November 22, 2006

FLORIDA: Citrus as Feedstock - a Farm-to-Fuel Update

Florida has crops and the will of its Farm-to-Fuel Program sponsors to become a leader in the development of an ethanol industry. Florida Agriculture Commissioner Charles Bronson said April 28th:

"I know we can do it. We can have 2 million acres worth of crops for fuel if we can get enough plants built so we can turn it into ethanol. Florida can outproduce any state in the union. Thousands of acres of Florida citrus that were leveled as part of the now-defunct citrus canker eradication program could be put into production for fuel crops."

Below are some excerpts that appeared in a story that contained an interview with Craig Evans, president of Stewardship America Inc. in Boca Raton.


Florida Has Future in Alternative Energies
By Kevin Bouffard
The Ledger

A study done earlier this year for the Polk County Farm Bureau suggests the county could land in the center of the alternative-fuel revolution.

"Two technologies . . . are ready for Polk County to use right now," according to a supplement on bio-fuels in the report, "The Contribution of Agribusiness to Polk County, Florida," done by Craig Evans, president of Stewardship America Inc. in Boca Raton.

Evans suggests alternative-fuel technologies using biomass -plant and animal products -could generate a renaissance of profit for Polk's farms and ranches.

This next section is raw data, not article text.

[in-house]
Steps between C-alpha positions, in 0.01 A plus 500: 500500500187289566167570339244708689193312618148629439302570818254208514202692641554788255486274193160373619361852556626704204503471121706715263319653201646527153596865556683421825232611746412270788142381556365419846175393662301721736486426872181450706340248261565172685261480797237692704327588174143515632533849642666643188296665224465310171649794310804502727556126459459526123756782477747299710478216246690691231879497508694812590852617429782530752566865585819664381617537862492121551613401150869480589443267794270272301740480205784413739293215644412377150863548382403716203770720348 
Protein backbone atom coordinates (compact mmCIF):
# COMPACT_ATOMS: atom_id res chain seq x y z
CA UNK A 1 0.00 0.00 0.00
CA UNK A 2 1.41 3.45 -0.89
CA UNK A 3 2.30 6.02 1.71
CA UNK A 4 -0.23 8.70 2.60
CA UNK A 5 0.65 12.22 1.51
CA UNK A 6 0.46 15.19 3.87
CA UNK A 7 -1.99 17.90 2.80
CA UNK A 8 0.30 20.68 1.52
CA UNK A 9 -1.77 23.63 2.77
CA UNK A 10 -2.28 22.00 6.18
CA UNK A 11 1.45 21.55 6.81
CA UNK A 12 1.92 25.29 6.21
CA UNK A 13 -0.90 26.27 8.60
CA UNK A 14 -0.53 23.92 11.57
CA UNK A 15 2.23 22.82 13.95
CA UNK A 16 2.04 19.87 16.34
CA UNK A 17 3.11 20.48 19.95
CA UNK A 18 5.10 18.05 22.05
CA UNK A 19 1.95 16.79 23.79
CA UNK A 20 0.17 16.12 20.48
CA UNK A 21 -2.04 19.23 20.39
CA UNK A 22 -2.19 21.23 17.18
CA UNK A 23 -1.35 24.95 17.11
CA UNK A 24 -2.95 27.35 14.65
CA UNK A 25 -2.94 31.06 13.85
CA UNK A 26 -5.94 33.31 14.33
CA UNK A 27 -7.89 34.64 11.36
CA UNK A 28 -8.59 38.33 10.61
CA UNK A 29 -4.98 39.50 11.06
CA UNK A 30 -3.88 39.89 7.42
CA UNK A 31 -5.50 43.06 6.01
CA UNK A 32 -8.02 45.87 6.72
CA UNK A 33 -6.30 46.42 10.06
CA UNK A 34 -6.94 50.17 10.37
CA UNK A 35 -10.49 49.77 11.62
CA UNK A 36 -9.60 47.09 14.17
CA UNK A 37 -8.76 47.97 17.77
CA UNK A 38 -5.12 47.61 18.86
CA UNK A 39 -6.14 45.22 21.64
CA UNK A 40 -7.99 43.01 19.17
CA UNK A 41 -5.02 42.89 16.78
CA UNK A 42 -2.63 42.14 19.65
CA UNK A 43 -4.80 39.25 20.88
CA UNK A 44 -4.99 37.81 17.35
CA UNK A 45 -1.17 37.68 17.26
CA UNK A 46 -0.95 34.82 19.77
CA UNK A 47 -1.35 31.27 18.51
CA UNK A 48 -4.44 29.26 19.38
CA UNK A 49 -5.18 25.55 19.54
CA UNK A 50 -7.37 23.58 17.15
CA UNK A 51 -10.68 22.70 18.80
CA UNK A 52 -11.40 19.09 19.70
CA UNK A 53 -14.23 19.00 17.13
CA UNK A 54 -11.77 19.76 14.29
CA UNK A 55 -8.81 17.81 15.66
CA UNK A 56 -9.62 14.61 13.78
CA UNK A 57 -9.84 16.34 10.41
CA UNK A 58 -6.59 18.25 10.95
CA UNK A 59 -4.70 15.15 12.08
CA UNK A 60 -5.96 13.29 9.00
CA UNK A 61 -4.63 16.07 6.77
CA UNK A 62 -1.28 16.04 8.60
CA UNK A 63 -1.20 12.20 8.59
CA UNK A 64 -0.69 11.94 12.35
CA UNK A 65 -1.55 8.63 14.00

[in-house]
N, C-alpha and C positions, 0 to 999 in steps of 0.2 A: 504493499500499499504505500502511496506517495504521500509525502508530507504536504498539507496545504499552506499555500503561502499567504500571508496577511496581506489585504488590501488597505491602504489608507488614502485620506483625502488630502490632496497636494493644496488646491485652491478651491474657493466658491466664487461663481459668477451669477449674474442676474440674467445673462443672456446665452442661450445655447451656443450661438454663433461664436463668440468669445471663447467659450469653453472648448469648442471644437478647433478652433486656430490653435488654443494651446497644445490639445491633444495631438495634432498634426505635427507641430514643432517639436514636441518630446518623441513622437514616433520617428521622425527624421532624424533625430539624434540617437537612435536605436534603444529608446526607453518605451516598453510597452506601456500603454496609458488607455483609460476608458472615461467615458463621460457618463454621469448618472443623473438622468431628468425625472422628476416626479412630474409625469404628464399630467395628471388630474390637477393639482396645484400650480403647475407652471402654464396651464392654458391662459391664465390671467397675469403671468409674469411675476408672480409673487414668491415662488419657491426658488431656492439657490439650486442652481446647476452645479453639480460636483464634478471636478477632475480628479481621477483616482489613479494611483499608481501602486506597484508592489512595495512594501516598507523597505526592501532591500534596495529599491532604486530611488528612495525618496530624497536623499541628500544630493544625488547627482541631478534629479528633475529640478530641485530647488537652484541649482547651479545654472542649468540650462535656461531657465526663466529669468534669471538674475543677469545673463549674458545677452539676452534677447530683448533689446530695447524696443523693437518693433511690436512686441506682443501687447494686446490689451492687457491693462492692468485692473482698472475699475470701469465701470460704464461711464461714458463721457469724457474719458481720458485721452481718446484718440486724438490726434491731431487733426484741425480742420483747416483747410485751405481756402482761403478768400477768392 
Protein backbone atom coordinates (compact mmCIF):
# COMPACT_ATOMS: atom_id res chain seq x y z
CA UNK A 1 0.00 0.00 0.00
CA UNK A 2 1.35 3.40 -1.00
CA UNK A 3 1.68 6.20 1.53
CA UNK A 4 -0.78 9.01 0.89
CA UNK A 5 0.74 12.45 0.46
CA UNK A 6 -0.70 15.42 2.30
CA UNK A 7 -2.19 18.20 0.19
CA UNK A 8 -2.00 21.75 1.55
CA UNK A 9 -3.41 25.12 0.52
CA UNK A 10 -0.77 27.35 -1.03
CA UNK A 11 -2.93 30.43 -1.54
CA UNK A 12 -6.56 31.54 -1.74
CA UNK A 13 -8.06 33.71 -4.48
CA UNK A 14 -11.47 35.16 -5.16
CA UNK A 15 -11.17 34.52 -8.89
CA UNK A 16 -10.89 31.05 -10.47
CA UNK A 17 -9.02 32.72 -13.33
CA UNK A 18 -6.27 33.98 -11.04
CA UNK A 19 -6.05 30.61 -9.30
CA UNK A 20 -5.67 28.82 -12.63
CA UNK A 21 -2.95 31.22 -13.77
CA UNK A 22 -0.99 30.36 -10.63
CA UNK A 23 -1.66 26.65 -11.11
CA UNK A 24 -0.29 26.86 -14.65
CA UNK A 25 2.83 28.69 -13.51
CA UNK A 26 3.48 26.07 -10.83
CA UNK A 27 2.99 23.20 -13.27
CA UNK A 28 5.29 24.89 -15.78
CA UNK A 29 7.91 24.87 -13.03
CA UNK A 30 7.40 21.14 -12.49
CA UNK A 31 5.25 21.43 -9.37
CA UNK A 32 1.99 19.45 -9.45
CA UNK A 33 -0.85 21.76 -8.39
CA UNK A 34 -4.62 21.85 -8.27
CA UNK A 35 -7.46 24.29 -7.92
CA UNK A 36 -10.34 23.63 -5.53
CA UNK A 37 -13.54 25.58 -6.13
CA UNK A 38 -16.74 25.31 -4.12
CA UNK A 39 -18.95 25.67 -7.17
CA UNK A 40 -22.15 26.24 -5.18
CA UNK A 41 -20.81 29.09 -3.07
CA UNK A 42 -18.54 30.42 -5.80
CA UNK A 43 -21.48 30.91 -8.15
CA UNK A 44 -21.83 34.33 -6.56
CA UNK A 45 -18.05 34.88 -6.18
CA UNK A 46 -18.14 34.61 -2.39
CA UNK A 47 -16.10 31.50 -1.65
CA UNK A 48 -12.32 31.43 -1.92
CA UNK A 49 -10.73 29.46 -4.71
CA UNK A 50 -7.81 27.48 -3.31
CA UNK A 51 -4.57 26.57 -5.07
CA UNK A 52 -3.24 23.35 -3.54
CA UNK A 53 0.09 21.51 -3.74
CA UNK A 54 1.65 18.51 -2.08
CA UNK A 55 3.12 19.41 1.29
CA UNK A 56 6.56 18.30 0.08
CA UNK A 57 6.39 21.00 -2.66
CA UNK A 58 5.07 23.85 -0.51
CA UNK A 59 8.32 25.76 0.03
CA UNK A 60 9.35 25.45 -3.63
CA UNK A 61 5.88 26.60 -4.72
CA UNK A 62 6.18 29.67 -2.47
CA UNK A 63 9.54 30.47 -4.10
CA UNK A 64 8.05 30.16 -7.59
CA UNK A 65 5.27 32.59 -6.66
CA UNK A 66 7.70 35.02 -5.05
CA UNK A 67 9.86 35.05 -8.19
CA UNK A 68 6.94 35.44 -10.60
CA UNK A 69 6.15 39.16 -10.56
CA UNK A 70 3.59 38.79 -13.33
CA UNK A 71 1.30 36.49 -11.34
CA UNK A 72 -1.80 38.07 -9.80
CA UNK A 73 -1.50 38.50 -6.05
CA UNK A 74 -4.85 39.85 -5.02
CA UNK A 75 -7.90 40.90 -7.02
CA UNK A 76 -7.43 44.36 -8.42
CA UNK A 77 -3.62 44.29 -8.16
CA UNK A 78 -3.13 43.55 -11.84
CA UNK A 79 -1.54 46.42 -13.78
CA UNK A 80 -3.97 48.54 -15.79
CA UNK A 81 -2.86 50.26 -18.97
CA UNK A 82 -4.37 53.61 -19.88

Biomass includes not only fruits, vegetables and other foods but waste products such animal manure; grass, weeds, tree limbs and other yard wastes; and tons of citrus peels and pulp from Florida's juice-processing plants.

Until gas prices began heading toward $3 a gallon, ethanol could not compete without federal subsidies. Most ethanol is produced from Midwestern corn.

Even with subsidies, U.S. ethanol production this year will total 3.4 billion gallons, or about 2.3 percent of 145 billion gallons of gasoline consumed annually, Evans said.

How can new technologies change that?

Most ethanol production today comes from a standard fermentation process similar to the production of whiskey and other potable grain alcohols, Evans said.

"Sugar fermentation has, thus far, been the only technology to commercially produce ethanol from biomass, but it is only marginally profitable," Evans said.

Evans supports a new technology called BRI, named for the Arkansas company Bioengineering Resources Inc. that developed it.

The BRI process has an advantage in that it uses not only agricultural products and wastes but anything containing hydrocarbon, such as plastics and tires, Evans said.

"This technology converts any organic waste or hydrocarbon into ethanol," he said. "It also creates low-cost electricity as a byproduct."

That offers the potential to convert garbage now stored in landfills at the cost of millions of dollars to local governments into a valuable product, Evans said.


During past energy crises, Americans showed interest in alternative energy, but it faded once the crisis passed.

On April 18, 1977, President Jimmy Carter gave a nationally televised speech on his new energy policy geared toward conservation and developing alternative fuels.

"This difficult effort will be the `moral equivalent of war,' " Carter said.

Critics derisively labeled the policy by the acronym MEOW. Only his proposal for a strategic petroleum reserve became a reality.


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